Presentation on theme: "N317 Nursing Care of Children"— Presentation transcript:
1 N317 Nursing Care of Children Altered Respiratory StatusAcute Upper & Lower Infections
2 General Principles URI caused by viruses Most Common Bacteria Rhinovirus, RSVMost Common BacteriaB-Hemolytic StrepStaph. AureusH. InfluenzaPneumococcus
3 General Principles Type of Organism “Dose” or amt. Of ExposureAge of Child--Young children—>SickerChild’s Immune SystemSeasonal variationsRSVDec.Mar., Peak in February
4 Nasopharyngitis “Common Cold” Etiology Viral-RhinovirusS/SDry, hacking cough↑nasal discharge (mucous)↓appetite & activitySneezing, chills, irritabilityTxSupportive – no ASARest, FluidsSelf limiting 4-10 daysDo NOT give expectorants or cough meds to infants and young children due to risk of S.E.Complications: O.M.
5 S/S Pharyngitis “Sore Throat” ViralBacterialCauseVirusGroup-A ß-hemolytic Strep (GABHS)OnsetGradualSuddenFeverLow gradeOver 100°ThroatRed – slight to no exudateCherry –red, white exudatesSymptomsCough, hoarseH/A, abd. Pain, enlarged lymph nodes
6 Management of Strep Throat MUST get throat culture or Rapid Strep Screen to make DxUsual drug of choice: Penicillin---10 daysIF ALLERGIC TO PENICILLIN:Erythromycin, azithromycin (Zithromax), clarithromycin (Biaxin), cephalosporinsPCN + Rifampin is more effective than PCN alone in carriers & those with resistant strains24° quarantine after begin antibioticsSymptomatic TxTeach imp. of taking all antibiotics & to get new toothbrush after 24° on medsRisk for: rheumatic fever, acute glomerulonephritis
7 Otitis Media Common causative agents—Strep pneumoniae, H. influenzae Patho / EtiologyShort-wide eustachian tubes which allows for bacteria to be swept into them when tube opens; also more horizontal so don’t allow for drainage easily.Increased Lymphoid tissuePooling of fluids (milk from bottle) in pharynxAt risk: cleft palate, Down syndrome, day care, propping bottle, living with smoker(s)Peak age: 6-36 mons; winter
8 Otitis Media S/S Eardrum may Rupture → Tympanic membrane Earache Red Bulging → Obstructed Light reflexNo visible bony landmarksEaracheTemp F commonSwollen GlandsCold SxCrying/irritable when supineEardrum may Rupture →Decrease in painIncrease in ear drainage (on pillow)
9 Management of Otitis Media AntibioticsP.O.:Amoxicillin, Augmentin, Trimethoprim-sulfamethoxazole (Bactrim, Septra), E-mycin-sulfisoxazole (Pediazole), Azithrmycin (Zithromax), Clarithromycin (Biaxin), Cephalosporins. IM Ceftriaxone (Rocephin)Analgesics for pain and temperature; warmth to ears; keep upright as much as possibleChronic OM: prophylactic antibiotics for 6 mos orSurgery Myringotomy to insert tympanostomy tubesComplicationsHearing Loss, eardrum scarring, adhesive otitis media, chronic OM, mastoiditis
10 Note lack of light reflex, no bony prominences, bright red, bulging appearance of tympanic membrane Acute Otitis MediaEar Tube
11 Otitis ExternaNormal ear flora becomes pathogenic in excessive wet/dry conditions (trauma or “swimmer’s ear”)Pain, edema so can’t visualize TM, hearing loss, cheesy green-blue-gray dischargeTx: antibiotic drops, 3-4x/day til pain & swelling gone, then more daysPrevention:50:50 sol. of ETOH/white vinegar gtts after swim or bath; 5” each earNothing in ear smaller than “elbow”Limit stay in water & dry ears after (with towel)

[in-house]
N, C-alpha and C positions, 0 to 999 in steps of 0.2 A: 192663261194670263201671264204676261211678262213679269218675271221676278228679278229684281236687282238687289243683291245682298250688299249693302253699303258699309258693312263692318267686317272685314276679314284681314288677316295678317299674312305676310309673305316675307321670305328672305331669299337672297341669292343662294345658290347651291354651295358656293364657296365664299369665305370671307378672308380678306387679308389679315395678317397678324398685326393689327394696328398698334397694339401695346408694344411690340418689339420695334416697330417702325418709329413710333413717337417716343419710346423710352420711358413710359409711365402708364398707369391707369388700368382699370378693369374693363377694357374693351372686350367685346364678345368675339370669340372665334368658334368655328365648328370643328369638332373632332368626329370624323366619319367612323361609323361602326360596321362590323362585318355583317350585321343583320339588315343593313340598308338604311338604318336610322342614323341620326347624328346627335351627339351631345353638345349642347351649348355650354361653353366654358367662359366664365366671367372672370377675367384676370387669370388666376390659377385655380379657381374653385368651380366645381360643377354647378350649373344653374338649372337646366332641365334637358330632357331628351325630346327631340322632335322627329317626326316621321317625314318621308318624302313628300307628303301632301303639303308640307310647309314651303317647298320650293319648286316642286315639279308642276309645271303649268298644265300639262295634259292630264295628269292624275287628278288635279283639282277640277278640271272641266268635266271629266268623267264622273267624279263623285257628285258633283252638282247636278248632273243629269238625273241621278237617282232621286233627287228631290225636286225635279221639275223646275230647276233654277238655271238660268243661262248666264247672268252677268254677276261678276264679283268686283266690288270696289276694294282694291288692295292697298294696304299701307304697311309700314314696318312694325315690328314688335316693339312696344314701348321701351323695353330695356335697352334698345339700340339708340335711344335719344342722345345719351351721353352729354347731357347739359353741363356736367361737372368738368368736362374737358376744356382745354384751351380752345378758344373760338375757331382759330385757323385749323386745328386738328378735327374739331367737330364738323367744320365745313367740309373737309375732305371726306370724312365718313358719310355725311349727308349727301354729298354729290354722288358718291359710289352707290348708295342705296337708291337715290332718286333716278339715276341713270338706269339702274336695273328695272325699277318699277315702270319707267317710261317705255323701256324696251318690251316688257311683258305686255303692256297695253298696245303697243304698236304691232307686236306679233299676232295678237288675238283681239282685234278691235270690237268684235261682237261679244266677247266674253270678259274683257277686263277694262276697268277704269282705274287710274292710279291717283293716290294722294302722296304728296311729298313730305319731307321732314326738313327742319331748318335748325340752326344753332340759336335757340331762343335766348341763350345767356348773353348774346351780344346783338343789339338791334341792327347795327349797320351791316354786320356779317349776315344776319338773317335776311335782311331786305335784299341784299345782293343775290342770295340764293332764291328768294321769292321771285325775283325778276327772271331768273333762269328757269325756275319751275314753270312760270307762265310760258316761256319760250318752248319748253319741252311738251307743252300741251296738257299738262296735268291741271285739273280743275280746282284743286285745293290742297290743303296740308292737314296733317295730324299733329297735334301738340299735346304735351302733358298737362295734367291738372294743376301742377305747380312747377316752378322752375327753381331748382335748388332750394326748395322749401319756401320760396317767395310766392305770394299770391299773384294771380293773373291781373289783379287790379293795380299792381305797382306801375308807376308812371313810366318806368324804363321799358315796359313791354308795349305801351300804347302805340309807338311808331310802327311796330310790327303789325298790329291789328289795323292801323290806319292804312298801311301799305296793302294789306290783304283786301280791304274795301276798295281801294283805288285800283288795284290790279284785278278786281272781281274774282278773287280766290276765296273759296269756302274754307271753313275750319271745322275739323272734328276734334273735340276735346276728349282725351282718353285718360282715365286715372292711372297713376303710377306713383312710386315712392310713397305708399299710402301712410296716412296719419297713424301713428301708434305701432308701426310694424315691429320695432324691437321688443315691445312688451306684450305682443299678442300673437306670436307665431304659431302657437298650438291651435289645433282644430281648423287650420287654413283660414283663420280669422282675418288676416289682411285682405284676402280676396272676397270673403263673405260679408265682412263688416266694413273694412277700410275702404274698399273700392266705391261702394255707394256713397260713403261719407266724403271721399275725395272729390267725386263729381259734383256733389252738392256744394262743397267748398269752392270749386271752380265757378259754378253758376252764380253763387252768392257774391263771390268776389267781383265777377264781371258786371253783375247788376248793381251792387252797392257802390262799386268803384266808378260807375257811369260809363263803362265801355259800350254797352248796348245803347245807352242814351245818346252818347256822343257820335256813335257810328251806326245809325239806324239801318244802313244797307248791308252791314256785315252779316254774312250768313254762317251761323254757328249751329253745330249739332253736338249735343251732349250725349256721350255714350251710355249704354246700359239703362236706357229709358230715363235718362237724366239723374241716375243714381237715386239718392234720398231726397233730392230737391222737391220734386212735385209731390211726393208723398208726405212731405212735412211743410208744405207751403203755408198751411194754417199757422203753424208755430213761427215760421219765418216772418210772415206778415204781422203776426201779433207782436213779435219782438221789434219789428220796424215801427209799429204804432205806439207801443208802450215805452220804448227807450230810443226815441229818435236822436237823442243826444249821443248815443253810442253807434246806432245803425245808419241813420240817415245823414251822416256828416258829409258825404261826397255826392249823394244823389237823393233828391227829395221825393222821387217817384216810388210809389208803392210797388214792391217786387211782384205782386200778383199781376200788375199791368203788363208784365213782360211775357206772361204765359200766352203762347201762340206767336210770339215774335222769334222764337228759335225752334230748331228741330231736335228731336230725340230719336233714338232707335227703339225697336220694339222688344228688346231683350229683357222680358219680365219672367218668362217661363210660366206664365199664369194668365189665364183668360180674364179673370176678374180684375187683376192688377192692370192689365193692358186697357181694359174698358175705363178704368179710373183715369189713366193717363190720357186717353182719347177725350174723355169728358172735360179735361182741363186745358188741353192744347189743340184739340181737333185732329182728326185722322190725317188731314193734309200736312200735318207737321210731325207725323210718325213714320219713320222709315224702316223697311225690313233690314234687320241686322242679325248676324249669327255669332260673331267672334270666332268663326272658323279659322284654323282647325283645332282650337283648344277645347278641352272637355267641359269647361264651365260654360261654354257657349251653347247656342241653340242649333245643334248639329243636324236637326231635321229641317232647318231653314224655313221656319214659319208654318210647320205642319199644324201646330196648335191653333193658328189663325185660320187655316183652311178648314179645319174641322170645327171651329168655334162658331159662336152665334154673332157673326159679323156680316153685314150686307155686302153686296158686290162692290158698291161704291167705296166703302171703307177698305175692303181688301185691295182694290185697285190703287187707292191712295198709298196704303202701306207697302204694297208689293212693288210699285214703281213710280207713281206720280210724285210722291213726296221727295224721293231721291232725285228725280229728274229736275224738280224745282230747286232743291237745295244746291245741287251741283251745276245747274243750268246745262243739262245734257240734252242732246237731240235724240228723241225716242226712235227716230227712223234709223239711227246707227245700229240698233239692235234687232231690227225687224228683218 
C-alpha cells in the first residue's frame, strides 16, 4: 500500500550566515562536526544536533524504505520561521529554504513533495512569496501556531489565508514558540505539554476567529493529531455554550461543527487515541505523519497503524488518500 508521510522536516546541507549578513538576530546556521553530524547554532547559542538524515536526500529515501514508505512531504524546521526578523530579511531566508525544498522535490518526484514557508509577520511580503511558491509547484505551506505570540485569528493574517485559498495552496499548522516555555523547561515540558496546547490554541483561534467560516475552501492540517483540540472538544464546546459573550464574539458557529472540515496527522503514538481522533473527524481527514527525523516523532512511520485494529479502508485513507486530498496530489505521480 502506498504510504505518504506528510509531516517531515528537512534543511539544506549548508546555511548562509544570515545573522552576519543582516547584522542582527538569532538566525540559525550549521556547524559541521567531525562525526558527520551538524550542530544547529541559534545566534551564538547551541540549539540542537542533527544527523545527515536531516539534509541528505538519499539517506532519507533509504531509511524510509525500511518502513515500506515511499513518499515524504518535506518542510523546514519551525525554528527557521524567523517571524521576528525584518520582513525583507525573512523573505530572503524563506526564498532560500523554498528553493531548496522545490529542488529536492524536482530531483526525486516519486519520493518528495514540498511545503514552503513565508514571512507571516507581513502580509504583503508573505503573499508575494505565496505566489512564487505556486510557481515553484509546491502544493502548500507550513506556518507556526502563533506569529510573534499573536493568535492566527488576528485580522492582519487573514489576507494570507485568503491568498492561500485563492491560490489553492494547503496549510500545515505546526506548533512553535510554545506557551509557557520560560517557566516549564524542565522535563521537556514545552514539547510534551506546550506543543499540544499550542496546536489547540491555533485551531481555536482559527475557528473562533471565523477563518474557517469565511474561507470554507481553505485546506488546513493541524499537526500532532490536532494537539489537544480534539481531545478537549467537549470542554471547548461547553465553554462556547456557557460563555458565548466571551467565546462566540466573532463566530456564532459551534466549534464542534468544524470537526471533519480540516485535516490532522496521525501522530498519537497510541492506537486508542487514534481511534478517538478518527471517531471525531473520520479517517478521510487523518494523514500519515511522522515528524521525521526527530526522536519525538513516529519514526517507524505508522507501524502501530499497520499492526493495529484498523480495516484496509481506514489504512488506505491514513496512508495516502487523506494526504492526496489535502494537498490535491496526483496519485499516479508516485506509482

12 Tonsillitis Usually self limiting if viral – must do throat culture Lymphoid tissue located in pharyngeal cavity becomes infected by viral or bacterial agentSymptomsPalatine tonsils edematous (3-4+) – blocks food/airAdenoids (pharyngeal tonsils) block air from nose to throatObstructed nasal breathing → bad breath from mouth breathing & nasal voicePersistent coughMay block eustachian tubes→OMUsually self limiting if viral – must do throat culture
13 Resource with drawings on Tonsils & Adenoids http://www. entnet tonsillitisHypertropic tonsils
14 T & A Discharge Instructions Surgery if documented frequent strep throatsTonsillectomy not done until after age 3 or 4Adenoids can be removed if < 3yrs if obstructed nasal breathingPre-opH&P, CBC, Bleeding Time, check for any loose teethPost-op#1 priority---Assess for Bleeding – watch for excessive swallowing!!Pain ReliefHydrationNo milk products or anything redDischarge InstructionsNo Spicy foodsAvoid Gargles, vigorous brushingCheck for bleeding – up to 10 days post opFoul breath odor, earache, Temp.↑
15 Infectious Mononucleosis Def: acute, self-limiting infectious disease, common under age 25. Increase of mononuclear elements of the bloodEtiology:Epstein Barr Virus(EBV) - direct transmission with oral secretionsIncubation: 4-6 weeks after exposureSymptoms: Fatigue may last 1-2 mosmalaise, sore throat, fever, HA, lymphadenopathy, spleenomegaly, rash, exudative pharyngitis
16 Infectious Mononucleosis Diagnosis:1. Self reported symptoms2. Monospot (EBV antigen test); WBC - atypical lymphocytes3. Heterophil antibody test (mono titer-1:160 is diagnostic)Management:1. Mild analgesia; antipyretics2. Bed rest; fluid intake3. Enlarged spleen - no contact activities4. Penicillin - if Strep. B is cultured from pharynx; NO ampicillinPrognosis:Self-limitingAvoid contact with live virus vaccines for several months after recovery!!! Depressed cellular immune reactivity.
17 Croup Syndromes (middle airways infections) Symptom complex:hoarsenessa resonant “barky” coughvarying degrees of inspiratory stridorrespiratory distress resulting from swelling/obstruction in the region of the larynx.
18 Acute Epiglottitis Def: inflammation and swelling of the epiglottis. Etiology/Pathophysiology: ages 2-8.Haemophilus influenza most commonEpiglottis become cherry red, swollen, causing obstruction of airway, secretions pool in the larynx and pharynx, complete obstruction within 2 to 6 hours.Froglike croak on inspirationSudden onset; medical emergency